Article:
Corporations are people, too. Not in the sense that the Supreme Court ruled in Citizens United, when it allowed corporations the free speech rights accorded to citizens. No, I am referring to business obituaries. Dead companies, like dead people, enjoy the same euphemistic language treatment.
Few of us die these days. Visit any online memorial site or read a newspaper obituary and you’ll see. For the most part, we pass away. Some of us succumb to an illness; others are victims of fatal accidents. With the passing of time, our friends may even raise a glass and say that we cashed in our chips, bought the farm, met our maker, kicked the bucket or, bit the dust. I get it. Indirect language helps us deal with the pain and permanence of death.
I just don’t understand why we speak of corporate failures in a similar manner.
My informal survey of business executives suggests that corporations don’t fail (read: die). They may fold, go under, even shut down. At times, they persevere on institutional life-support by downsizing, restructuring, or filing for bankruptcy protection. More frequently, they muddle on while suffering from strategy malaise or “me-too” product syndrome. As reported, it’s mostly passive stuff. Companies and, by default, their managers never actively fail.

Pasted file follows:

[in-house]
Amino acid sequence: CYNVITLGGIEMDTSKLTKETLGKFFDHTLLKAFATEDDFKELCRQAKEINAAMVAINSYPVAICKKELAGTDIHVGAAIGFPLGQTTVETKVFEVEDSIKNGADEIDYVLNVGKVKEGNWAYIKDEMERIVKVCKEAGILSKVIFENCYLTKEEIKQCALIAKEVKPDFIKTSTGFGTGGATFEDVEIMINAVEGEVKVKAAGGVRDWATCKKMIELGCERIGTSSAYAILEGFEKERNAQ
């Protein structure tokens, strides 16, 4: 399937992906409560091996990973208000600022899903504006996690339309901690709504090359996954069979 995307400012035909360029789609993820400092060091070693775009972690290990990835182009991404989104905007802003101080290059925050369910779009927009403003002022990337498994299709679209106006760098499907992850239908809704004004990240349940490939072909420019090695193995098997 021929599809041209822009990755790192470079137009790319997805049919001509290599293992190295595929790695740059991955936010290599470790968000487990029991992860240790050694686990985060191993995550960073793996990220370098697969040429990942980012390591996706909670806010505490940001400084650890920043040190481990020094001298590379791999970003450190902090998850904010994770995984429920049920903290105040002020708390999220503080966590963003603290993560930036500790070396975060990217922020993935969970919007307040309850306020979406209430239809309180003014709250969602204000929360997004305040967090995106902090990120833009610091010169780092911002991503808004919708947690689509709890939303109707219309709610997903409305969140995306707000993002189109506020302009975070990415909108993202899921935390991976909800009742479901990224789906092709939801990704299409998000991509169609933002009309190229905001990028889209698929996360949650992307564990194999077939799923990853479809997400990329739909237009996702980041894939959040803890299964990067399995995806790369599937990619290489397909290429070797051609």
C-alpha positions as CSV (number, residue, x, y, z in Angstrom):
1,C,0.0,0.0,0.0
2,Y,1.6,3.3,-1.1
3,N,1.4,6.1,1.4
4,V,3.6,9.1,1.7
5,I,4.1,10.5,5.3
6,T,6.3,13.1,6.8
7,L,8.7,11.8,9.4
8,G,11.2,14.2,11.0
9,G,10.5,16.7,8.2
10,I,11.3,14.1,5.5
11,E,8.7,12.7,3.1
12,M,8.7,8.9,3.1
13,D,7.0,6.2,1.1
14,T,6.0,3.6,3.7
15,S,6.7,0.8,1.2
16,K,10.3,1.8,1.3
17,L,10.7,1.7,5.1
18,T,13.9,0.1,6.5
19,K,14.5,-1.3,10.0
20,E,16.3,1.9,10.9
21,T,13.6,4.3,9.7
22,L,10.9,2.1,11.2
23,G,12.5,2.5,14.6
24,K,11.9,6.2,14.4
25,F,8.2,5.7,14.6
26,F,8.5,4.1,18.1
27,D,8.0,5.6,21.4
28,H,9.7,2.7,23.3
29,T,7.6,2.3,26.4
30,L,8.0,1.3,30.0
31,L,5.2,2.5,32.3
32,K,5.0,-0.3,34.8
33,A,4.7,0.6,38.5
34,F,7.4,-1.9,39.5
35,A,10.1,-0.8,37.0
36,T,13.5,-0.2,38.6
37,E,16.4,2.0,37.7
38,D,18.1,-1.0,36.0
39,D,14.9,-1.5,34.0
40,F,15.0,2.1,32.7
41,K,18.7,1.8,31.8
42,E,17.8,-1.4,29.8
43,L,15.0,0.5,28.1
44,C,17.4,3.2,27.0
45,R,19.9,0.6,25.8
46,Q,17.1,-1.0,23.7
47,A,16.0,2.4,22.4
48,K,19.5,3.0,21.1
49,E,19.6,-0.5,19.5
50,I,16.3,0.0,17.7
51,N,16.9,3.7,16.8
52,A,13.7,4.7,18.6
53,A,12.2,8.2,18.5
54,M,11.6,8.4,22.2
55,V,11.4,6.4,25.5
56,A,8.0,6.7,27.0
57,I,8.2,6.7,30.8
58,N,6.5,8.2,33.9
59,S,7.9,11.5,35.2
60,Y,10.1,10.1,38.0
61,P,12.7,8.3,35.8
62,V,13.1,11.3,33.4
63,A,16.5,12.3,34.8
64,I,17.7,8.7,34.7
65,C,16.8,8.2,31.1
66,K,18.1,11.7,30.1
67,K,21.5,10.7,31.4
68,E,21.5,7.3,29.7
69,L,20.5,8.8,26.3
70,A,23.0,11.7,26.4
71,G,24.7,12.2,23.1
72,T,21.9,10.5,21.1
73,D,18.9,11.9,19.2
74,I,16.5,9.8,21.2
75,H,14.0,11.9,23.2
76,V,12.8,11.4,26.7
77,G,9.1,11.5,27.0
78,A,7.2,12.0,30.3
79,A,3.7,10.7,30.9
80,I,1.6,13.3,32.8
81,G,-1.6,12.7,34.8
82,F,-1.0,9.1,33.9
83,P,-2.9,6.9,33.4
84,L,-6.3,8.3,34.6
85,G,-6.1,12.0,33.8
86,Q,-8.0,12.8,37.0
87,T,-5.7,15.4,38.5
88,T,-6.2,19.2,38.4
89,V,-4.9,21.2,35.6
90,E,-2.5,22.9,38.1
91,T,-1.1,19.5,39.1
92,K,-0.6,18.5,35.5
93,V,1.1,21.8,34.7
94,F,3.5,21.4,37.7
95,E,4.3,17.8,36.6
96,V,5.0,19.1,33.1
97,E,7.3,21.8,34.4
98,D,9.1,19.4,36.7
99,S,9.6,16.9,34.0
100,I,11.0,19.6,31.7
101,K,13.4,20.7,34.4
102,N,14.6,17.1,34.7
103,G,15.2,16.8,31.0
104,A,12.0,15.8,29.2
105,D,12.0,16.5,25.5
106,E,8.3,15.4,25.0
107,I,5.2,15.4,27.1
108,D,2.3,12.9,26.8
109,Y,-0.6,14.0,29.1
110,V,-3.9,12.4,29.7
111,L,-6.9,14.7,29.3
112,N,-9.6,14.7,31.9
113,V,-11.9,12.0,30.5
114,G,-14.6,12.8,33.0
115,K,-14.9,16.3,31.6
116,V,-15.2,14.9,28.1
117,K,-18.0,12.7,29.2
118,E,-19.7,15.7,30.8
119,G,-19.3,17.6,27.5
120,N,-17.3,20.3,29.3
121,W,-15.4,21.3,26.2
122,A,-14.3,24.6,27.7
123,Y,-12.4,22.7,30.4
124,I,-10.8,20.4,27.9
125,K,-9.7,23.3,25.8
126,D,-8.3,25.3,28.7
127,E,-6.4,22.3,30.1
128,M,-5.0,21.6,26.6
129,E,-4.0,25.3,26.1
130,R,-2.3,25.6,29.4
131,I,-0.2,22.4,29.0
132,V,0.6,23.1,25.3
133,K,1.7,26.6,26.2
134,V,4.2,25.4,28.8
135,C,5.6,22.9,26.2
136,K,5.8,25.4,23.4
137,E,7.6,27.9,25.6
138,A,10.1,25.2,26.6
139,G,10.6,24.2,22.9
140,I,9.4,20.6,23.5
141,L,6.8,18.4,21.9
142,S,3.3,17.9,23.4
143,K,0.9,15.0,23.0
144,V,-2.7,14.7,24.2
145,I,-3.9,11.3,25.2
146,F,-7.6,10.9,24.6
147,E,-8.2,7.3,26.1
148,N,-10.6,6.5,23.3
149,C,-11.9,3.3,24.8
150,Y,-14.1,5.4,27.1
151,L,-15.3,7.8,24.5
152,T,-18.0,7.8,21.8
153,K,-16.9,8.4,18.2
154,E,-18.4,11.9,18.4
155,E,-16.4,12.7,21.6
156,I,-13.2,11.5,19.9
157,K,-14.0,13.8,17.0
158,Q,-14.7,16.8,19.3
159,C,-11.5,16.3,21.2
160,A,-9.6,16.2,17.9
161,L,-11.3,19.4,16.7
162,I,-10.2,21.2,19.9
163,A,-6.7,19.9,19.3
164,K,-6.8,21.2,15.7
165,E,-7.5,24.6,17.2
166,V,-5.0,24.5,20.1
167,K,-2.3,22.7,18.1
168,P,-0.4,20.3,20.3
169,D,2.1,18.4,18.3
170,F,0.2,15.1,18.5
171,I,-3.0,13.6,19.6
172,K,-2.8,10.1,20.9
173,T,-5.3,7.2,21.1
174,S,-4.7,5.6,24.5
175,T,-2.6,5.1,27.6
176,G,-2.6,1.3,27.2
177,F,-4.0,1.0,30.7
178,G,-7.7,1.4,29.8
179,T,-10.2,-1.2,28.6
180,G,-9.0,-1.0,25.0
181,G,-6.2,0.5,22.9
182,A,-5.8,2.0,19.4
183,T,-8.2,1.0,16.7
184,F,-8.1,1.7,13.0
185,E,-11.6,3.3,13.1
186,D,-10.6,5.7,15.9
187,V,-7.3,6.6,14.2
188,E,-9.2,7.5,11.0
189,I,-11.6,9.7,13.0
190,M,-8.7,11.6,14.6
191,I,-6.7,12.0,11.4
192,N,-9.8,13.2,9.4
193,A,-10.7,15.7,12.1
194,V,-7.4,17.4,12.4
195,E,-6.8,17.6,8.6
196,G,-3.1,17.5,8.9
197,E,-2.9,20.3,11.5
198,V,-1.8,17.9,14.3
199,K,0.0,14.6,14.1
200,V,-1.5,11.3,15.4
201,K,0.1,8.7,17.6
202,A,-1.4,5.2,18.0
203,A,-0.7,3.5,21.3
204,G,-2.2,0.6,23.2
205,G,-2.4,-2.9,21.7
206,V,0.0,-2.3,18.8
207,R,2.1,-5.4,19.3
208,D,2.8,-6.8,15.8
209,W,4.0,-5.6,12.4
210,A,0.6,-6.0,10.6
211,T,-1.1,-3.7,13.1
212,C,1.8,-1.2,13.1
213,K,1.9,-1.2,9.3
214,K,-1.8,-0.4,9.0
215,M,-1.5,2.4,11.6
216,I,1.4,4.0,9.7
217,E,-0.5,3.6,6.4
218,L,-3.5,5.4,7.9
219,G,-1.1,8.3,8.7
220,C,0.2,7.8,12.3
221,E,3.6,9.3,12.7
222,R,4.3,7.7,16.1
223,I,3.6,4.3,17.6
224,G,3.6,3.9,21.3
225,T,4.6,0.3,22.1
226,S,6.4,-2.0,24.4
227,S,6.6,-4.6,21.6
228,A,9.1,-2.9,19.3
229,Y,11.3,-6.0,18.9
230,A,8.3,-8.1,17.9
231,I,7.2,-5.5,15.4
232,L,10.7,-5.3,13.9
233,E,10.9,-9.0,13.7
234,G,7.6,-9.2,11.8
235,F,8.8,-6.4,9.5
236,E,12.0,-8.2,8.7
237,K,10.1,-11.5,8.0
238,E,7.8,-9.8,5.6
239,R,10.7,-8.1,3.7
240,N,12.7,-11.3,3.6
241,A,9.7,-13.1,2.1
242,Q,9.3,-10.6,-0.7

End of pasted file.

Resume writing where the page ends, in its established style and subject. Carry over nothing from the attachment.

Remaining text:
For the mathematically inclined this should come as no surprise. If one were to total the cost savings and increased profits detailed in every LinkedIn profile the result would be staggering; with all that “found” money floating around, how could companies not succeed?
In all seriousness, one can learn a great deal by analyzing company failures . . . but only if we recognize them as such. What good is a quality system that never identifies a rejected part? There can be no corrective action without a nonconformity. The same measure applies to companies. Especially start-ups and small businesses.
So, do your part; help a startup. Describe a failure as a failure. Let weasel words die.